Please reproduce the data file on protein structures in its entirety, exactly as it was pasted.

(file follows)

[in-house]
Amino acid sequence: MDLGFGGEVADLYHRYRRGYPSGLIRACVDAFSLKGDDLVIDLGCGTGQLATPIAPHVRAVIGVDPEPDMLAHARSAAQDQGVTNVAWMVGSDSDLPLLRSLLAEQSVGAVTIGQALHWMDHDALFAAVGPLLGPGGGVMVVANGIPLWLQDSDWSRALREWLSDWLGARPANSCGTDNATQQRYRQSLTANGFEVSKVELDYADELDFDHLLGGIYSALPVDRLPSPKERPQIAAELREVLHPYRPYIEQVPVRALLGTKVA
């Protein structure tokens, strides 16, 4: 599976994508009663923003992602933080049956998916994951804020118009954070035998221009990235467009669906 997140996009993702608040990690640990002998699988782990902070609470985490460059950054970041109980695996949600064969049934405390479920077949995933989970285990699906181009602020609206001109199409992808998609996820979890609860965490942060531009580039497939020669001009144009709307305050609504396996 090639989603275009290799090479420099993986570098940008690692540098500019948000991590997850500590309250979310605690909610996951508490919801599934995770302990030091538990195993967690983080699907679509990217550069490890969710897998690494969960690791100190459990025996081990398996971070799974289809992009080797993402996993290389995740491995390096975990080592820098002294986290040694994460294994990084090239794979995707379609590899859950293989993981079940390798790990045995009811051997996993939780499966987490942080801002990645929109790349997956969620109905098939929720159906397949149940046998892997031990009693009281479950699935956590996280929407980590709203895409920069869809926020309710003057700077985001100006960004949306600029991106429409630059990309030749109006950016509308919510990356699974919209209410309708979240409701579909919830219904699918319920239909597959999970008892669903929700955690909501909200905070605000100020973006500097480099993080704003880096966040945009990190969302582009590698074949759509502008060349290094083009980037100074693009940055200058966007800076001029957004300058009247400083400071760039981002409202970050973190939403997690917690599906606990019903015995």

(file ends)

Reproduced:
[in-house]
Amino acid sequence: MDLGFGGEVADLYHRYRRGYPSGLIRACVDAFSLKGDDLVIDLGCGTGQLATPIAPHVRAVIGVDPEPDMLAHARSAAQDQGVTNVAWMVGSDSDLPLLRSLLAEQSVGAVTIGQALHWMDHDALFAAVGPLLGPGGGVMVVANGIPLWLQDSDWSRALREWLSDWLGARPANSCGTDNATQQRYRQSLTANGFEVSKVELDYADELDFDHLLGGIYSALPVDRLPSPKERPQIAAELREVLHPYRPYIEQVPVRALLGTKVA
């Protein structure tokens, strides 16, 4: 599976994508009663923003992602933080049956998916994951804020118009954070035998221009990235467009669906 997140996009993702608040990690640990002998699988782990902070609470985490460059950054970041109980695996949600064969049934405390479920077949995933989970285990699906181009602020609206001109199409992808998609996820979890609860965490942060531009580039497939020669001009144009709307305050609504396996 090639989603275009290799090479420099993986570098940008690692540098500019948000991590997850500590309250979310605690909610996951508490919801599934995770302990030091538990195993967690983080699907679509990217550069490890969710897998690494969960690791100190459990025996081990398996971070799974289809992009080797993402996993290389995740491995390096975990080592820098002294986290040694994460294994990084090239794979995707379609590899859950293989993981079940390798790990045995009811051997996993939780499966987490942080801002990645929109790349997956969620109905098939929720159906397949149940046998892997031990009693009281479950699935956590996280929407980590709203895409920069869809926020309710003057700077985001100006960004949306600029991106429409630059990309030749109006950016509308919510990356699974919209209410309708979240409701579909919830219904699918319920239909597959999970008892669903929700955690909501909200905070605000100020973006500097480099993080704003880096966040945009990190969302582009590698074949759509502008060349290094083009980037100074693009940055200058966007800076001029957004300058009247400083400071760039981002409202970050973190939403997690917690599906606990019903015995």